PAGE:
Brandeis Alumni, Family and Friends

Meet Merle Carrus, P’12, the New President of Brandeis National Committee

BNC President Merle Carrus

Merle Eisman Carrus, P’12, book-lover, Brandeis parent, former WGBH Channel 2 production assistant, and dedicated Brandeis National Committee board member, has been tapped to serve as the new president of the BNC. She takes the helm July 1, succeeding Madalyn Friedberg. 

Carrus has chaired the Honoring Our History Campaign as vice president of the BNC’s national board. A life member of the BNC, originally a member of the Desert Chapter, she has been a leader of the Greater Boston Chapter and has served as New England Region president. 

A bibliophile who blogs at Bite of the Bookworm and reviews books for the NH Jewish Reporter, Carrus serves as a library trustee in her hometown of Hollis, New Hampshire, co-chairs the reading group of the Women’s League for Conservative Judaism, and leads the BNC Boston Chapter’s Female Detectives study group.

She and husband Steven have two children: Son Scott is married to Tali (Cohen) and daughter Danielle ’12, MAT’14, is an elementary teacher at a Jewish day school. Mother-in-law Jean Carrus, G’12, is active in the Desert Chapter.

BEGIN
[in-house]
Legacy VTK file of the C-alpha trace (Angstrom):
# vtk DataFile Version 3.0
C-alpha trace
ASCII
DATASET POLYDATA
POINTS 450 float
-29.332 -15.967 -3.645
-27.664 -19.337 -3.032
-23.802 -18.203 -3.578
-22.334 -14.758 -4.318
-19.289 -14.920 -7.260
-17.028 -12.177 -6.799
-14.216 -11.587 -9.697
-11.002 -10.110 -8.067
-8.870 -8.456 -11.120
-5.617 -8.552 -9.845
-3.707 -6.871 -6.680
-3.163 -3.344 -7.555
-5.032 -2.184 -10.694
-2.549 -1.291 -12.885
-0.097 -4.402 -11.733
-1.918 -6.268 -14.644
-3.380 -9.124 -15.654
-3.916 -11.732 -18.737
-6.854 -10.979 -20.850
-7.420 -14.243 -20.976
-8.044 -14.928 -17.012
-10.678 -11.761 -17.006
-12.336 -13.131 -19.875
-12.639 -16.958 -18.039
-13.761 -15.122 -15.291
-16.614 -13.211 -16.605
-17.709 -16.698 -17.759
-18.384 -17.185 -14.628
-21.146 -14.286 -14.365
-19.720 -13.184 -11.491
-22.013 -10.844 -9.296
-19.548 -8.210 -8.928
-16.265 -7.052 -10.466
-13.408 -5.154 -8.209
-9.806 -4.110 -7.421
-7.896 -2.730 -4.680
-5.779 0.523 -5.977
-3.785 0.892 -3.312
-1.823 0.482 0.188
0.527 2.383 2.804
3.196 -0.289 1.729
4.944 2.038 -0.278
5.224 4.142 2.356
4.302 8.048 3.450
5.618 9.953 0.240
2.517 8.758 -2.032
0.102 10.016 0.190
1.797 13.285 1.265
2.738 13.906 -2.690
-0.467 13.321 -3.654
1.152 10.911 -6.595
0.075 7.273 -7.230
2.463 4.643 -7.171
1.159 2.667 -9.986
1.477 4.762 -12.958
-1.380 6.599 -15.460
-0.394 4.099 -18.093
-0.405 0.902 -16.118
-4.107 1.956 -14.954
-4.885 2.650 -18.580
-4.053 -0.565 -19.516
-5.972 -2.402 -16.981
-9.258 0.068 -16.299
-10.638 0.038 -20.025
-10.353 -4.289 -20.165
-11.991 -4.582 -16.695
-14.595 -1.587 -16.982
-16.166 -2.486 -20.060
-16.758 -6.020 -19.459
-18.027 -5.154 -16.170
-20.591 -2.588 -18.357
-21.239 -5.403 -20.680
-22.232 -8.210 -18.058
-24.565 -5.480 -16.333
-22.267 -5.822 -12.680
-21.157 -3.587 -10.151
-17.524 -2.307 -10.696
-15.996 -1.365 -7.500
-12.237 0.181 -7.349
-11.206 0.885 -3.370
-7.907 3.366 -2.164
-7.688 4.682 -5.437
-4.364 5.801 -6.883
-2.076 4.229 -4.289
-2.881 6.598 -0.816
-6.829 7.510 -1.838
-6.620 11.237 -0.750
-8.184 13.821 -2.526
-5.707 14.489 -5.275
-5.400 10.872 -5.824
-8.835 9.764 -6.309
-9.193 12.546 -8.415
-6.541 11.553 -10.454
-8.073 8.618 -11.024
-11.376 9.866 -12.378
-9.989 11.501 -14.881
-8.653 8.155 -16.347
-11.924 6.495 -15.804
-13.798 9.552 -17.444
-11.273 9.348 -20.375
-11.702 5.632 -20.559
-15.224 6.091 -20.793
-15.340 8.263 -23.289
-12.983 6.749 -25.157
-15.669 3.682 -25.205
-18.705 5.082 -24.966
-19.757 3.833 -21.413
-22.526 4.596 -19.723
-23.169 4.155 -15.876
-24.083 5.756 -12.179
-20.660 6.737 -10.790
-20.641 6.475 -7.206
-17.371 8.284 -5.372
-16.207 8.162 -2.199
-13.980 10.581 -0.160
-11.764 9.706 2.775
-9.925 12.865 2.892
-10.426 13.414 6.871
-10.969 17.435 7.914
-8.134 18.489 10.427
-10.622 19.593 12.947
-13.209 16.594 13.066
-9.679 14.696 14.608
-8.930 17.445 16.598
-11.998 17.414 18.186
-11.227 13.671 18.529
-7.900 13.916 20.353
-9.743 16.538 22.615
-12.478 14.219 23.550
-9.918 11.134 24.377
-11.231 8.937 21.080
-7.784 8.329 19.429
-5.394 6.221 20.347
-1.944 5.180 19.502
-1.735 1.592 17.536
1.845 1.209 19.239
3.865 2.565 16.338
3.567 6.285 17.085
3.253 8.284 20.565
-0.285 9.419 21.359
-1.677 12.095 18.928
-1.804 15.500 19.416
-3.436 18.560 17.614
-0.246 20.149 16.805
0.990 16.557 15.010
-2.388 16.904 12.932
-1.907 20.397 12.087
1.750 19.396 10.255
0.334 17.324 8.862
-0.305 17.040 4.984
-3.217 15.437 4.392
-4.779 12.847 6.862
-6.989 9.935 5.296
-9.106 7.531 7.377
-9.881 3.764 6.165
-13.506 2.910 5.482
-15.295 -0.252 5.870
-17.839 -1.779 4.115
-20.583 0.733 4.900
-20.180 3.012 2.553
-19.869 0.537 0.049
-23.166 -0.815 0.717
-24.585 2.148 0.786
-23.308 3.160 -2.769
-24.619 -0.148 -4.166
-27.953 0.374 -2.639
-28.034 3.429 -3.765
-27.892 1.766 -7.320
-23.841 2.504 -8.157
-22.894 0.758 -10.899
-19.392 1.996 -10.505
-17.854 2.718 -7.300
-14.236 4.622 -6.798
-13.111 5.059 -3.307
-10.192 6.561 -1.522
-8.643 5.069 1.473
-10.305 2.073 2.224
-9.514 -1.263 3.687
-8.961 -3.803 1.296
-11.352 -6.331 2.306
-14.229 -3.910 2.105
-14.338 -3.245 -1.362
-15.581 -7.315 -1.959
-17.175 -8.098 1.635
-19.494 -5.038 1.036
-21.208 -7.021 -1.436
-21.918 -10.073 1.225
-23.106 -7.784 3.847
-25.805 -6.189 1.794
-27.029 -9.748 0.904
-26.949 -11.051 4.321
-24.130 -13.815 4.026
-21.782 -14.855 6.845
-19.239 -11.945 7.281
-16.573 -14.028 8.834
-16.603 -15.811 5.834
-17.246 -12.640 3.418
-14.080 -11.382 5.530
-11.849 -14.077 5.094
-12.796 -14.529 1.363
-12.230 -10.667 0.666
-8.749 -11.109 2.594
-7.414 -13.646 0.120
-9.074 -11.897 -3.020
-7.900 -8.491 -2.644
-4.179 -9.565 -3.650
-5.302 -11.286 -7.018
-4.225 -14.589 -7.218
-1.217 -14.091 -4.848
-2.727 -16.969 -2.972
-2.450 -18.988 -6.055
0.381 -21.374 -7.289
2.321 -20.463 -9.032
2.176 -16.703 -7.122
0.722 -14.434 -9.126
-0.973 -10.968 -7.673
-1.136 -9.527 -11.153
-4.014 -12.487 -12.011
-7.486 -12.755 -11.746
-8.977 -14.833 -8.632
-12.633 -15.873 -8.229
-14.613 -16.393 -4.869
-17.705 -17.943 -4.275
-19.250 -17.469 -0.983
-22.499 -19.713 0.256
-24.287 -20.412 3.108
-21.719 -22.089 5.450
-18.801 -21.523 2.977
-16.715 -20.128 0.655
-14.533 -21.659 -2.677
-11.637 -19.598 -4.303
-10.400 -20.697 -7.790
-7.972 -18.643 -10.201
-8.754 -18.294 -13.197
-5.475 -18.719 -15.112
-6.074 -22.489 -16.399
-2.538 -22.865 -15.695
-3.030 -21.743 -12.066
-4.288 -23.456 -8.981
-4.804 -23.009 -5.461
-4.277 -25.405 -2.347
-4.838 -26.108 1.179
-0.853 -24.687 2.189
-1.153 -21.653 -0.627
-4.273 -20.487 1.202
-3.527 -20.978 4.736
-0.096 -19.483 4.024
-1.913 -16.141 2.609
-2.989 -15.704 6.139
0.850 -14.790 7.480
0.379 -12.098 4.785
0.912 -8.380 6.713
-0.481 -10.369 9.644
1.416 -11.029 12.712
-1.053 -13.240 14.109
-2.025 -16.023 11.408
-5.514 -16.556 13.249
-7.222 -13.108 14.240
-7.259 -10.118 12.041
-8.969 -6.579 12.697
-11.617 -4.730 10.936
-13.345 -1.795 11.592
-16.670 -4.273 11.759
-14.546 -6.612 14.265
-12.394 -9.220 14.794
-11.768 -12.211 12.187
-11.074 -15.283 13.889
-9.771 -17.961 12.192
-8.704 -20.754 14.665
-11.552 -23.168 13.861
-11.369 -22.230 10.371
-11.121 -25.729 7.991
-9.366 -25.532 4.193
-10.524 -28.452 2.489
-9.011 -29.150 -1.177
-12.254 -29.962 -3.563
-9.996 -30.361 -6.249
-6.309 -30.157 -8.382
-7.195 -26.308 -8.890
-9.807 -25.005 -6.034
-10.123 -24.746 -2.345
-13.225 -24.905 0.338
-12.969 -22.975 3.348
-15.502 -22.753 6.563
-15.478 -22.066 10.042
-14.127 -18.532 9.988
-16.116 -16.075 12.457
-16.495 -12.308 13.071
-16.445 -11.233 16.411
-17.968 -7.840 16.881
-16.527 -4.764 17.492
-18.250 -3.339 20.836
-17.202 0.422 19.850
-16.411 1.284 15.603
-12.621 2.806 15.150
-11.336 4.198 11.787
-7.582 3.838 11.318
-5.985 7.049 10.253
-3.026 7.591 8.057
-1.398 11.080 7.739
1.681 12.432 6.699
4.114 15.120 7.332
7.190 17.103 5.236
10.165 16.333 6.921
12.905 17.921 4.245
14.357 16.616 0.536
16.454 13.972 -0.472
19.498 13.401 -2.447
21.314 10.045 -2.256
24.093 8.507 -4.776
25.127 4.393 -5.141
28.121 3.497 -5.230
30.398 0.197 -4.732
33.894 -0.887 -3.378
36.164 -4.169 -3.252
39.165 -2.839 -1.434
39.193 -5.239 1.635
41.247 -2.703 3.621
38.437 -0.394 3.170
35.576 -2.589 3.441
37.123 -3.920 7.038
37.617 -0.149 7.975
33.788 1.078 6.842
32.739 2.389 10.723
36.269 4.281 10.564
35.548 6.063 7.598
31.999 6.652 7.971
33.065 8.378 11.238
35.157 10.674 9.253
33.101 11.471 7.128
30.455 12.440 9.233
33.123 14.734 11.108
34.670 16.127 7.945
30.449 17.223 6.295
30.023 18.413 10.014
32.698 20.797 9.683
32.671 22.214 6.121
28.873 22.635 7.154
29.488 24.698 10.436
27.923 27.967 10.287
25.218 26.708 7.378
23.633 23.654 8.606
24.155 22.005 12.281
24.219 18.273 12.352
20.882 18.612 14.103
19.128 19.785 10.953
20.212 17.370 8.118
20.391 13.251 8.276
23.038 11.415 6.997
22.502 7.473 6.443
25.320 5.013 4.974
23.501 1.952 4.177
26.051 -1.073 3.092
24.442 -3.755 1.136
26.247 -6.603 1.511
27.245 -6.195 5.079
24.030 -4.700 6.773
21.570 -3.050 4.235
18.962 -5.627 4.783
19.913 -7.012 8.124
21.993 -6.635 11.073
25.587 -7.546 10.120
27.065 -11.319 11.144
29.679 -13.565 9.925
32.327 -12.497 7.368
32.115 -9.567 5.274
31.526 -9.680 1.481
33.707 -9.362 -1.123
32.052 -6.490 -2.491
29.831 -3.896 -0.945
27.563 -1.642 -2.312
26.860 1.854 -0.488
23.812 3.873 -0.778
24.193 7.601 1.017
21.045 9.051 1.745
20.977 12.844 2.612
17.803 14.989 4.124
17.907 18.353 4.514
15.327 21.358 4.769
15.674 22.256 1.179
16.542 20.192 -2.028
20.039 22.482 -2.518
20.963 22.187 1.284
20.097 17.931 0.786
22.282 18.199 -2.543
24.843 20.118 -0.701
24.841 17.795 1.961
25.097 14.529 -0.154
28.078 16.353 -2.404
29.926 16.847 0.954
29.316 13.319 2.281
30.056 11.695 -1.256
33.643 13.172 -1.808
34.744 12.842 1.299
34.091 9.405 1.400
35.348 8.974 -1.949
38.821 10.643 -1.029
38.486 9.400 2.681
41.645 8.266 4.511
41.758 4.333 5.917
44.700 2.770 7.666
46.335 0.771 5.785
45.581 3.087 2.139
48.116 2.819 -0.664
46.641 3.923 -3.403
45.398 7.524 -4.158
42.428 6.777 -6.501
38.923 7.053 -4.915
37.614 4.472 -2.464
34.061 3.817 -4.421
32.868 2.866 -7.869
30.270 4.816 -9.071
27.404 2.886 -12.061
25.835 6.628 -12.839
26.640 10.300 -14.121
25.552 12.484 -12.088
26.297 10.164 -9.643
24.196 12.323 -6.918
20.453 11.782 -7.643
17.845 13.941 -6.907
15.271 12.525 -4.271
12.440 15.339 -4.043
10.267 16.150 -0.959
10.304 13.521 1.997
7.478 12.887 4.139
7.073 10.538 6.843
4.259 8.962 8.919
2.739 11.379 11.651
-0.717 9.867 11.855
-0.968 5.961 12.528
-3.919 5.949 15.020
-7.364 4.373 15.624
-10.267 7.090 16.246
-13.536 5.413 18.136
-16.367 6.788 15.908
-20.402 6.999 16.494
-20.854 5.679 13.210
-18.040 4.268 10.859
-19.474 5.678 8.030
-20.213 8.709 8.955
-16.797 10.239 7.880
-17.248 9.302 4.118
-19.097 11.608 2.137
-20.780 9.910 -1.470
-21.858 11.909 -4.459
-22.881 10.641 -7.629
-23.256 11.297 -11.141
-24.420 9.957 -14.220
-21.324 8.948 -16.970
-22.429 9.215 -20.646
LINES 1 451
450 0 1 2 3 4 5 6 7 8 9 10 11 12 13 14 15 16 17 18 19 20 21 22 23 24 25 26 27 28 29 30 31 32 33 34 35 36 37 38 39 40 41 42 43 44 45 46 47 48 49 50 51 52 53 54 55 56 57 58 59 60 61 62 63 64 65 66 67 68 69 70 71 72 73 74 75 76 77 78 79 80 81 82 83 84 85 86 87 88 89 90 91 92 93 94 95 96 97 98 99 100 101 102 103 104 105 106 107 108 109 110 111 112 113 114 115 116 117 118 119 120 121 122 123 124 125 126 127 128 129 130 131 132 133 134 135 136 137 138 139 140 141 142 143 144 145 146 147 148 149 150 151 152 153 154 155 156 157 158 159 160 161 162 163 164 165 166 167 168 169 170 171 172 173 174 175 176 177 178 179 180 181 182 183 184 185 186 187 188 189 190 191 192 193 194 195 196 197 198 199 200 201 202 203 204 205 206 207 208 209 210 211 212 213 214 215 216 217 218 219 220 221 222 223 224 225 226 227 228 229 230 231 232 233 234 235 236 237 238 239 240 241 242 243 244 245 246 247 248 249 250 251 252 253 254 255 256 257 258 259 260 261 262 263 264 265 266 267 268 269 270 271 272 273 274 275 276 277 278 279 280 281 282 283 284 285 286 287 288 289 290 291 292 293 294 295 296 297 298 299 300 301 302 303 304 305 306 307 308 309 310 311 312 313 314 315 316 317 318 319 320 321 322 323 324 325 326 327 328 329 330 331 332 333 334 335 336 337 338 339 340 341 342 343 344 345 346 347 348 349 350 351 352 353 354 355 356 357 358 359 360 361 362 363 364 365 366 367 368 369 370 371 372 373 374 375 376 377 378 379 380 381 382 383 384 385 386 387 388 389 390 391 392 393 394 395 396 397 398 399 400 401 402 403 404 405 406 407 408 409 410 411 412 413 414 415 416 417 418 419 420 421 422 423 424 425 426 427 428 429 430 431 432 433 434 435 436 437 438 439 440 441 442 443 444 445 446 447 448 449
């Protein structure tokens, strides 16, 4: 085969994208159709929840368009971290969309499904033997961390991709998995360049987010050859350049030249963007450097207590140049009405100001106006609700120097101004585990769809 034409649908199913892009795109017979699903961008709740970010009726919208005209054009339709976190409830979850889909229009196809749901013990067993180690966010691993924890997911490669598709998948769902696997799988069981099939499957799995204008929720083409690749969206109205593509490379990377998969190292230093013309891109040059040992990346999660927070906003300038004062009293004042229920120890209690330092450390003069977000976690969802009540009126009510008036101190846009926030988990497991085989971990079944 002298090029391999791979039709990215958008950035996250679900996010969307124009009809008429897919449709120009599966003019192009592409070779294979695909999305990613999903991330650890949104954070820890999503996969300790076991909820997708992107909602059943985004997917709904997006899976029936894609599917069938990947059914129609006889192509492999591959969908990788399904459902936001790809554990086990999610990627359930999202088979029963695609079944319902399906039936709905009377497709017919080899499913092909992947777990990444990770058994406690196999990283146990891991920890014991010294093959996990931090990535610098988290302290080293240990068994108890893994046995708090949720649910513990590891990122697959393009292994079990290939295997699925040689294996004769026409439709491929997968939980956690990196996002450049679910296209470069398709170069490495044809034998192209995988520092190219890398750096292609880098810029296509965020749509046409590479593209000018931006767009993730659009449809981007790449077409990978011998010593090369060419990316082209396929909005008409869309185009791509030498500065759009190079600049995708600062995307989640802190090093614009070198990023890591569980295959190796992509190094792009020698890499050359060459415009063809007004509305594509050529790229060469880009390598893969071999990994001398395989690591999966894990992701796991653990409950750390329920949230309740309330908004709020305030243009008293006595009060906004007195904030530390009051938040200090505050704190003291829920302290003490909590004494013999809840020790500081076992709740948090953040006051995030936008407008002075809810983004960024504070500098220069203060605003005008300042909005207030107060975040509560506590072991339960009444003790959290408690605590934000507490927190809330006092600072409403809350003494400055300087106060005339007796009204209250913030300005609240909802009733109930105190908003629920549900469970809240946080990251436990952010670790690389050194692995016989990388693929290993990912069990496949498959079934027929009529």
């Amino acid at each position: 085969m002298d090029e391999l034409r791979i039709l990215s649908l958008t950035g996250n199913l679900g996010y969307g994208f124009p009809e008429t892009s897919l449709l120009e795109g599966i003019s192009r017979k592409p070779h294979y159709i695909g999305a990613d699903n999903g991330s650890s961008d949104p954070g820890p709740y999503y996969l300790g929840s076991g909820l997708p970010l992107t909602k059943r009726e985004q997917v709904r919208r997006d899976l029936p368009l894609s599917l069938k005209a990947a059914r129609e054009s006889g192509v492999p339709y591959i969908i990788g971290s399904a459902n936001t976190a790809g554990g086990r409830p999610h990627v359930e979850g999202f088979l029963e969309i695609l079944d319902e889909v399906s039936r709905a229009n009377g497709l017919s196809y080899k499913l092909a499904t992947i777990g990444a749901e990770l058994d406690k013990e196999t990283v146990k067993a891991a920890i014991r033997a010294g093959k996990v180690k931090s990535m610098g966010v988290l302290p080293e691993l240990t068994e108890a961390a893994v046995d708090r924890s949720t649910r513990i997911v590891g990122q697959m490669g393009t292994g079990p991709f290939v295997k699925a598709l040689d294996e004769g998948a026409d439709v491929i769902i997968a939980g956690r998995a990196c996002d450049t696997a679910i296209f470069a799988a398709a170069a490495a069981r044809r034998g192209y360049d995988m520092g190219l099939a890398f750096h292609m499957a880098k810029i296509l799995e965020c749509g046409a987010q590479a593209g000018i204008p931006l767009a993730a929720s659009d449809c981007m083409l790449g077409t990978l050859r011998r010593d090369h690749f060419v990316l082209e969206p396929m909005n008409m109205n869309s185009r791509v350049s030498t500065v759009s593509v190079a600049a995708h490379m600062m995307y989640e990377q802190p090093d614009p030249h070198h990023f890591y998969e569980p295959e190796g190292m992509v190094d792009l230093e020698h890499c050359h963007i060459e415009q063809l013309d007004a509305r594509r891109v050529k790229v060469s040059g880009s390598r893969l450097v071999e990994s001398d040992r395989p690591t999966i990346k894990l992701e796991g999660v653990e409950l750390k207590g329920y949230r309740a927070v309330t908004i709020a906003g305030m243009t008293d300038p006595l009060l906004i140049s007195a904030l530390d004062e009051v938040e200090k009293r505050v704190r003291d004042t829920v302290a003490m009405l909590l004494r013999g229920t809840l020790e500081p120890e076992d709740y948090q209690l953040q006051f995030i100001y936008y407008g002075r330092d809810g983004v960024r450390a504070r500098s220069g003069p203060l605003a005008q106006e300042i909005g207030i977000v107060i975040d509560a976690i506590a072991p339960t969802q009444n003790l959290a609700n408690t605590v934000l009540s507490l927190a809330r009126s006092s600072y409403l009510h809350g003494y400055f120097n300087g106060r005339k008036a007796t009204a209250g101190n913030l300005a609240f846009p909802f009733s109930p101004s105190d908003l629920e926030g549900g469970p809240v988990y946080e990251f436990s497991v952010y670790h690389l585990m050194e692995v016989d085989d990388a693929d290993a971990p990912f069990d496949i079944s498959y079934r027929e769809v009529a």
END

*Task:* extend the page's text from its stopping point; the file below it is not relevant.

In a Q&A with the Brandeis Alumni Association, Carrus describes her interest in increased virtual programming and in involving more parents in the BNC, and how her love of books, as well as her family ties, connect her to one of the nation’s largest library friends associations.

Q&A With BNC President Merle Carrus, P’12

What does Brandeis mean to the Carrus family?

My mother-in-law is the inspiration behind the family being involved with Brandeis and the Brandeis National Committee. She was a member years ago in New York, and when she moved to Palm Springs, California, she stayed very active in the Desert Chapter. She was on the national board and Western Region president. Every year she would visit us when it was time for the week-long BNC conference. We would drive her down to campus and move her into her dorm room. My daughter as a youngster enjoyed “taking Grandma to college.”

We were all made life members in the 1980s. When my children left home I was able to get more involved in the Boston chapter, and when my mother-in-law stepped off the BNC National Executive Committee board she nominated me. 

My daughter had a fabulous experience at Brandeis. My favorite quote from her was after her first week on campus when she said, "Mom, this is like being at summer camp all the time!" She had not only a good education but also the social, religious and extracurricular activities were terrific experiences for her.

Do you have plans to reach out and get more parents involved with Brandeis through the National Committee?

Yes. As a parent, you have a greater interest in the school, and see the purpose of the ongoing success of the university. We are interested in keeping parents connected to the school after their children have graduated.